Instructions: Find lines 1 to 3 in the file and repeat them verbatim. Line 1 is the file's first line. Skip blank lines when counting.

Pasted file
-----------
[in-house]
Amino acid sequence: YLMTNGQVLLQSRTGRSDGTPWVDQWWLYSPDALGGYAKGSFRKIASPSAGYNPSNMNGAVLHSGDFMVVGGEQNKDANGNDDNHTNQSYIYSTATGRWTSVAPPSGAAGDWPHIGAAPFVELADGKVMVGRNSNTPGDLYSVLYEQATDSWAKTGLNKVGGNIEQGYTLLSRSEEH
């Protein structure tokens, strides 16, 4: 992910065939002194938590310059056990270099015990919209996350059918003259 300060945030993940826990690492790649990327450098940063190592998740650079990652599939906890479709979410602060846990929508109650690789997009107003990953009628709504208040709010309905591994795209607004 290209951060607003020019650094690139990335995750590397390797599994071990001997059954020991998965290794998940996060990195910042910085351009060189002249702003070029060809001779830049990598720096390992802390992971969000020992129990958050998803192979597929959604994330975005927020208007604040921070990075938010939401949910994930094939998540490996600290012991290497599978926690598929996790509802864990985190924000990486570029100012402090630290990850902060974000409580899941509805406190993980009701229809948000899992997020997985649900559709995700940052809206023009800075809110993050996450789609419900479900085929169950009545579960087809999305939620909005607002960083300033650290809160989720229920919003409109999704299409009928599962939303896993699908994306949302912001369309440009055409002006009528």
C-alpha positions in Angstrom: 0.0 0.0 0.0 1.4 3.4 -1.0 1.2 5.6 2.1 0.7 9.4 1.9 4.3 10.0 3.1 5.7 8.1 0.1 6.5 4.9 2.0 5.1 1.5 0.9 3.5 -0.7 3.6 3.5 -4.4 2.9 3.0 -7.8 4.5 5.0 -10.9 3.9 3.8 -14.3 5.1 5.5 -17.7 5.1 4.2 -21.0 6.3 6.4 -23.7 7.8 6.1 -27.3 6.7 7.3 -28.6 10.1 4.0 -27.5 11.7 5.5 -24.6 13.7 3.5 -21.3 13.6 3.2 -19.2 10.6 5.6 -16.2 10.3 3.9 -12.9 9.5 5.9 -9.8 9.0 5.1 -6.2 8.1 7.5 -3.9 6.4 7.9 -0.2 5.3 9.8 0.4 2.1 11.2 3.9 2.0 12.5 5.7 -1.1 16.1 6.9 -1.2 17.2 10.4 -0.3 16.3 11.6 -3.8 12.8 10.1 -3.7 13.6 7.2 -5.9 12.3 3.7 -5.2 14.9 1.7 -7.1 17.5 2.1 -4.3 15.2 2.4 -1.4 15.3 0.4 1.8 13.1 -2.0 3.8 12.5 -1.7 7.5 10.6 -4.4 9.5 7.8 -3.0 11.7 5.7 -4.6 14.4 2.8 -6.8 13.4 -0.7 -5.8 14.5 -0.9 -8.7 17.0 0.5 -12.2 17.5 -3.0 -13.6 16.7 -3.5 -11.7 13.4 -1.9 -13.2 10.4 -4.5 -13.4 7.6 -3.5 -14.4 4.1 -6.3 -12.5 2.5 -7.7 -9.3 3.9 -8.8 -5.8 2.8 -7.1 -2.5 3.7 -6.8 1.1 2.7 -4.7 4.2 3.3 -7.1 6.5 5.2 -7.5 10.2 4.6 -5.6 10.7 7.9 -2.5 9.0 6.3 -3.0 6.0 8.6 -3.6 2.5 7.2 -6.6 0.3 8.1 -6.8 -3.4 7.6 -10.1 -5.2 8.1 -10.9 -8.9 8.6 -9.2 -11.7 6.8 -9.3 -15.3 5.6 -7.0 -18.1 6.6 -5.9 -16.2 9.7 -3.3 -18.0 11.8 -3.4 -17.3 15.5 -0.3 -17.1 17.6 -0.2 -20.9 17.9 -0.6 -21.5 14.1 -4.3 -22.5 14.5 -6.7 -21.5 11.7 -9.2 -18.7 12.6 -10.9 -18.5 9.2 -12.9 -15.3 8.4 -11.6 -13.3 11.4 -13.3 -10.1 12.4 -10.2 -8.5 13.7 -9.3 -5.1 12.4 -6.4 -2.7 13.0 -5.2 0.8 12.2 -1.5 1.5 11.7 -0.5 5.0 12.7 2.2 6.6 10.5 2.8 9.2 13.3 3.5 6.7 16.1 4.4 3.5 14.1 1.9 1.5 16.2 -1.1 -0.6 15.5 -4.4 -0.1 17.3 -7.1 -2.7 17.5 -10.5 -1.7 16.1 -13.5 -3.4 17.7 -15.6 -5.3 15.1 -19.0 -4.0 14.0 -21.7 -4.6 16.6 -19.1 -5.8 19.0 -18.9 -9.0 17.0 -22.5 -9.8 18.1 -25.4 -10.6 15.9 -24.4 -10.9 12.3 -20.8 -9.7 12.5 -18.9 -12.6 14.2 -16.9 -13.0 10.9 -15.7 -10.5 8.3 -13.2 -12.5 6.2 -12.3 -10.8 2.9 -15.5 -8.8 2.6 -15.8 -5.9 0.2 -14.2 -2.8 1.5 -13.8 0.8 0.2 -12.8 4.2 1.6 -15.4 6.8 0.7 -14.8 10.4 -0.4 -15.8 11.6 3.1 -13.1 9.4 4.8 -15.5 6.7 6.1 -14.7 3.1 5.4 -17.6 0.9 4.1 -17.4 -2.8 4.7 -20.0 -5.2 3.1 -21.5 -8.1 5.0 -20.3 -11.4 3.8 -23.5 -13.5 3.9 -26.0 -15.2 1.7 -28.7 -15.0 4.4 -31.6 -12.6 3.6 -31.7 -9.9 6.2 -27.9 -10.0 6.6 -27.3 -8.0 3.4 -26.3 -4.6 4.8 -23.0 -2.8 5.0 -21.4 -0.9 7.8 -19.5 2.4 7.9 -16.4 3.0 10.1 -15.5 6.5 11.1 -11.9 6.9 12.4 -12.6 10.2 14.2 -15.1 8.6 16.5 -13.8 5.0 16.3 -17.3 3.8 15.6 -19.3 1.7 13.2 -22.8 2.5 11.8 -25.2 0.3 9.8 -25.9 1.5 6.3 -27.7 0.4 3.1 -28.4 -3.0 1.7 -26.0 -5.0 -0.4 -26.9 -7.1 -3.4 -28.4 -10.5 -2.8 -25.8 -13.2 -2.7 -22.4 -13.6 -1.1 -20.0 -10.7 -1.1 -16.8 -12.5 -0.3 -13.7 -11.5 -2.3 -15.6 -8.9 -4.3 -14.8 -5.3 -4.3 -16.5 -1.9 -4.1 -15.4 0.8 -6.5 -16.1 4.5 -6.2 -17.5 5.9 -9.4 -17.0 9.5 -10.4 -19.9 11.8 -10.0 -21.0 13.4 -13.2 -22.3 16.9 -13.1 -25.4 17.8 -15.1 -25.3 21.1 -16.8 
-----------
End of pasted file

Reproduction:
[in-house]
Amino acid sequence: YLMTNGQVLLQSRTGRSDGTPWVDQWWLYSPDALGGYAKGSFRKIASPSAGYNPSNMNGAVLHSGDFMVVGGEQNKDANGNDDNHTNQSYIYSTATGRWTSVAPPSGAAGDWPHIGAAPFVELADGKVMVGRNSNTPGDLYSVLYEQATDSWAKTGLNKVGGNIEQGYTLLSRSEEH
């Protein structure tokens, strides 16, 4: 992910065939002194938590310059056990270099015990919209996350059918003259 300060945030993940826990690492790649990327450098940063190592998740650079990652599939906890479709979410602060846990929508109650690789997009107003990953009628709504208040709010309905591994795209607004 290209951060607003020019650094690139990335995750590397390797599994071990001997059954020991998965290794998940996060990195910042910085351009060189002249702003070029060809001779830049990598720096390992802390992971969000020992129990958050998803192979597929959604994330975005927020208007604040921070990075938010939401949910994930094939998540490996600290012991290497599978926690598929996790509802864990985190924000990486570029100012402090630290990850902060974000409580899941509805406190993980009701229809948000899992997020997985649900559709995700940052809206023009800075809110993050996450789609419900479900085929169950009545579960087809999305939620909005607002960083300033650290809160989720229920919003409109999704299409009928599962939303896993699908994306949302912001369309440009055409002006009528």